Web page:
South African Scooter Drivers Union
Spurred by the strikes in Durban in 1973, the formation of trade unions, like the South African Scooter Drivers Union in Johannesburg (1984), provided labor protection to black South Africans.
Stephen Rothenburg and Morris Smithers, creators / Courtesy of South Africa History Archive
International Youth Year Rally
The International Youth Year Rally (1985) was organized by the United Nations with the goal of raising awareness on issues concerning the abuse and mistreatment of youth worldwide.
International Youth Year (IYY) Committee / Courtesy of South Africa History Archive
Founded in 1985, the Congress of South Africa Trade Unions (COSATU) calls for "One country, one federation" with the goal of uniting the South African people.
Poster created by Congress of South African Trade Unions (COSATU). Image courtesy of South Africa History Archive.
UDF Public Meeting
The Johannesburg Democratic Action Committee (JODAC) was formed as an affiliate of the UDF in 1983, and provided an opportunity for whites to join the struggle against apartheid.
Johannesburg Democratic Action Committee (JODAC), creator / Courtesy of South Africa History Archive
Notice which organizations made each of these posters and which issues and events each portrays. Do any of the organizations or issues surprise you or show an aspect of the freedom struggle that you had not expected? Think about why each group wants to create a free South Africa.
Posters employ a visual vocabulary. Imagine that you lived in South Africa during the 1980s, a decade of intense mobilization and struggle—and fear of the government. Visually, how did the posters encourage people to become activists? If you saw these posters on the street or inside a community hall, which would grab you and why? Look especially for the design elements that make a poster “pop.” Then share your observations with your classmates, if possible.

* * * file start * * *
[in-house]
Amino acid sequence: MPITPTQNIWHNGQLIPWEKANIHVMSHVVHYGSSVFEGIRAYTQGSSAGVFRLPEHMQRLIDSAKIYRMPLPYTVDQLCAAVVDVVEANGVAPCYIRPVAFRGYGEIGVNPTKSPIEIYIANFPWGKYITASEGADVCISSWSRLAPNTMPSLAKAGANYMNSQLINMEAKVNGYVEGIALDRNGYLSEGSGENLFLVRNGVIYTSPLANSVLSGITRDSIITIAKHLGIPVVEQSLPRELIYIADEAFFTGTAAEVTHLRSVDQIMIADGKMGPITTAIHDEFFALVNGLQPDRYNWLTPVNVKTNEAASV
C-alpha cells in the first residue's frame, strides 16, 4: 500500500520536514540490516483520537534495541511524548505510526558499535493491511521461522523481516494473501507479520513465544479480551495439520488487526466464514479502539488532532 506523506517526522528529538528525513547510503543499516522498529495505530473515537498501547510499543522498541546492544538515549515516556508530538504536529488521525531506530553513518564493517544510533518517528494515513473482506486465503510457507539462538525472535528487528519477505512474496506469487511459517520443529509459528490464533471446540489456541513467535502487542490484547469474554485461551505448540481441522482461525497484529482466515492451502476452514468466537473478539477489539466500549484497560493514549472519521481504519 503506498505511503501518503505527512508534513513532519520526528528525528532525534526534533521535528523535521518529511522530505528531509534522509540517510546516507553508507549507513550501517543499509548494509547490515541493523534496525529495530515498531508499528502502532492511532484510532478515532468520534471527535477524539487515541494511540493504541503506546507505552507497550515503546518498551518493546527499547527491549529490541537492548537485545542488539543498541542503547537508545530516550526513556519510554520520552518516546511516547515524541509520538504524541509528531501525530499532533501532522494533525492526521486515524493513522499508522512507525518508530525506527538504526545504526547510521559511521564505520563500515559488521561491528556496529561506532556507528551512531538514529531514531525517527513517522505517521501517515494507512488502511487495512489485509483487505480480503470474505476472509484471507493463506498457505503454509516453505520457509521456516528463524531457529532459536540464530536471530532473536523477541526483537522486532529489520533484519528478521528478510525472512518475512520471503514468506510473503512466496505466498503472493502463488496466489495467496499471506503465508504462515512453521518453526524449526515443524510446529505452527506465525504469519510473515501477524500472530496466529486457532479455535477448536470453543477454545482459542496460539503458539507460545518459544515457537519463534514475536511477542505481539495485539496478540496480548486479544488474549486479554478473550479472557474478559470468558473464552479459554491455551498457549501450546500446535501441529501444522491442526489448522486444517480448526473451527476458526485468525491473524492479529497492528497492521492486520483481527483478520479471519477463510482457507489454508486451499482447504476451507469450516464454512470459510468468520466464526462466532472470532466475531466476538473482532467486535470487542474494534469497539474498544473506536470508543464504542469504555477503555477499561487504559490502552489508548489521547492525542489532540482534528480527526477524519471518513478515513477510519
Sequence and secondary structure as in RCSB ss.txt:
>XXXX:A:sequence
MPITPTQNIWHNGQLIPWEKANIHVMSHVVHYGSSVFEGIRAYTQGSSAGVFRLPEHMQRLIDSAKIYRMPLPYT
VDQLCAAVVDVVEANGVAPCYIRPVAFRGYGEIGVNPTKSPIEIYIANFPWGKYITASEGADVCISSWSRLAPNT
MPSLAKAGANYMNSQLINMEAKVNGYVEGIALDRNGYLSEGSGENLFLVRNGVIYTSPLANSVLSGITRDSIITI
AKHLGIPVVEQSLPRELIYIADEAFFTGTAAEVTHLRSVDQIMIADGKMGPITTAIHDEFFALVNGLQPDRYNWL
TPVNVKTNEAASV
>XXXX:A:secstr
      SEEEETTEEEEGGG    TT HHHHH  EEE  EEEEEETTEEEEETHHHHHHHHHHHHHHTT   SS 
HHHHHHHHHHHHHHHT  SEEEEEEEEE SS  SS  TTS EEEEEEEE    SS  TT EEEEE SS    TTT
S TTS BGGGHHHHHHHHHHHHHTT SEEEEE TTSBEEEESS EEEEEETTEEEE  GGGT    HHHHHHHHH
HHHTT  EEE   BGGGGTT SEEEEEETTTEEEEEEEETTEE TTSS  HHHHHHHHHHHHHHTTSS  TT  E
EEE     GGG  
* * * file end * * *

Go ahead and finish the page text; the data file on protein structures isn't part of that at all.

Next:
View each poster by itself. In the UDF poster, which people are in the forefront? Who else is represented? In the consumer boycott poster, what do the hands hold? In the poster aimed at whites, notice that a question is being asked rather than a call to action being made. Why might the designers have chosen this approach?
Now choose an issue that is important to you that you would like “broadcast” through social media. Working individually or with a partner, create a compelling poster design (or video) that includes words/phrases that frame or highlight the issue. Then, following the practice common in South African political movements in the 1980s, show your design to your classmates, inviting comments to enrich and strengthen it.
Students explore the potential negative impact of images through the social media protest #IfTheyGunnedMeDown and develop a decision-making process for choosing imagery to represent controversial events.
Students examine how identity and biases can impact how individuals interpret images and experience the challenge of selecting images to represent news events, particularly connected to sensitive issues.
Students establish a safe space for holding sensitive conversations, before introducing the events surrounding Ferguson, by acknowledging people's complicated feelings about race and creating a classroom contract.
Students explore the role of social media in Ferguson, apply information verification strategies to social media posts, and develop strategies for becoming critical consumers and sharers of social media.